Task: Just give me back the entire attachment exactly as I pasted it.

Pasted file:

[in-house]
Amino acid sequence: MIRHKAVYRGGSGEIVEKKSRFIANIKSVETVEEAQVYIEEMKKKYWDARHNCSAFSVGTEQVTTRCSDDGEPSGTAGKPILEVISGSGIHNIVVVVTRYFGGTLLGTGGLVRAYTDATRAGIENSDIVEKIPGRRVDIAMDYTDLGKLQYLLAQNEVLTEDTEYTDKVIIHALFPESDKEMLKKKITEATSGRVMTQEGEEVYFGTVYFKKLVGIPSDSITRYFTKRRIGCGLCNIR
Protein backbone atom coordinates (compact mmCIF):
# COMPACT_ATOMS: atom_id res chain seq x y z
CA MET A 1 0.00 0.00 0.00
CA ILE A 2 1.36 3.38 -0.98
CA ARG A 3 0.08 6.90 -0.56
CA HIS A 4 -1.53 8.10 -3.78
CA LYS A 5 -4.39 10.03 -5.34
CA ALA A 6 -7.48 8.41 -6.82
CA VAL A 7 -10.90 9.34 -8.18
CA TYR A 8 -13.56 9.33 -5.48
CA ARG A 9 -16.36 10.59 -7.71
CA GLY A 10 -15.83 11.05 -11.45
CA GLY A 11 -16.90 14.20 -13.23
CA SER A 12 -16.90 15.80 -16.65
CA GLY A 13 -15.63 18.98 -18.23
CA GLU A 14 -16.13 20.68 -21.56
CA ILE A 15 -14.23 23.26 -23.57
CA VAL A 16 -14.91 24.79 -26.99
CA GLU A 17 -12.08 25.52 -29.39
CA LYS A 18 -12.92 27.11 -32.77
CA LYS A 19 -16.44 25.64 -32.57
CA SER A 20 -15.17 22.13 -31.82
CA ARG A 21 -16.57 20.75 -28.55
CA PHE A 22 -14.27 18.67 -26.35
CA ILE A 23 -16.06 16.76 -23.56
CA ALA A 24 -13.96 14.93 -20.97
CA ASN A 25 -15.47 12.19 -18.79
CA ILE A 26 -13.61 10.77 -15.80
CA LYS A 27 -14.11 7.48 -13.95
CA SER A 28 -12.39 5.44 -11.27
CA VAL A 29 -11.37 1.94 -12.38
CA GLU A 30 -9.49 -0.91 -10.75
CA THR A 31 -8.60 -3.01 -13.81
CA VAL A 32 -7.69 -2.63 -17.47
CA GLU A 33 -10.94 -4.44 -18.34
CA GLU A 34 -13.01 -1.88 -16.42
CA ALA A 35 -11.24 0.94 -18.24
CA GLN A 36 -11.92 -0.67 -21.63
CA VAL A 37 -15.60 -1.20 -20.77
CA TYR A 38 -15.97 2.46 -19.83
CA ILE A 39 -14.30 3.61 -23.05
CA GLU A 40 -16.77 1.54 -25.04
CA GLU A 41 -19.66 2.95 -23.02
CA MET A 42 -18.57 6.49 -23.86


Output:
[in-house]
Amino acid sequence: MIRHKAVYRGGSGEIVEKKSRFIANIKSVETVEEAQVYIEEMKKKYWDARHNCSAFSVGTEQVTTRCSDDGEPSGTAGKPILEVISGSGIHNIVVVVTRYFGGTLLGTGGLVRAYTDATRAGIENSDIVEKIPGRRVDIAMDYTDLGKLQYLLAQNEVLTEDTEYTDKVIIHALFPESDKEMLKKKITEATSGRVMTQEGEEVYFGTVYFKKLVGIPSDSITRYFTKRRIGCGLCNIR
Protein backbone atom coordinates (compact mmCIF):
# COMPACT_ATOMS: atom_id res chain seq x y z
CA MET A 1 0.00 0.00 0.00
CA ILE A 2 1.36 3.38 -0.98
CA ARG A 3 0.08 6.90 -0.56
CA HIS A 4 -1.53 8.10 -3.78
CA LYS A 5 -4.39 10.03 -5.34
CA ALA A 6 -7.48 8.41 -6.82
CA VAL A 7 -10.90 9.34 -8.18
CA TYR A 8 -13.56 9.33 -5.48
CA ARG A 9 -16.36 10.59 -7.71
CA GLY A 10 -15.83 11.05 -11.45
CA GLY A 11 -16.90 14.20 -13.23
CA SER A 12 -16.90 15.80 -16.65
CA GLY A 13 -15.63 18.98 -18.23
CA GLU A 14 -16.13 20.68 -21.56
CA ILE A 15 -14.23 23.26 -23.57
CA VAL A 16 -14.91 24.79 -26.99
CA GLU A 17 -12.08 25.52 -29.39
CA LYS A 18 -12.92 27.11 -32.77
CA LYS A 19 -16.44 25.64 -32.57
CA SER A 20 -15.17 22.13 -31.82
CA ARG A 21 -16.57 20.75 -28.55
CA PHE A 22 -14.27 18.67 -26.35
CA ILE A 23 -16.06 16.76 -23.56
CA ALA A 24 -13.96 14.93 -20.97
CA ASN A 25 -15.47 12.19 -18.79
CA ILE A 26 -13.61 10.77 -15.80
CA LYS A 27 -14.11 7.48 -13.95
CA SER A 28 -12.39 5.44 -11.27
CA VAL A 29 -11.37 1.94 -12.38
CA GLU A 30 -9.49 -0.91 -10.75
CA THR A 31 -8.60 -3.01 -13.81
CA VAL A 32 -7.69 -2.63 -17.47
CA GLU A 33 -10.94 -4.44 -18.34
CA GLU A 34 -13.01 -1.88 -16.42
CA ALA A 35 -11.24 0.94 -18.24
CA GLN A 36 -11.92 -0.67 -21.63
CA VAL A 37 -15.60 -1.20 -20.77
CA TYR A 38 -15.97 2.46 -19.83
CA ILE A 39 -14.30 3.61 -23.05
CA GLU A 40 -16.77 1.54 -25.04
CA GLU A 41 -19.66 2.95 -23.02
CA MET A 42 -18.57 6.49 -23.86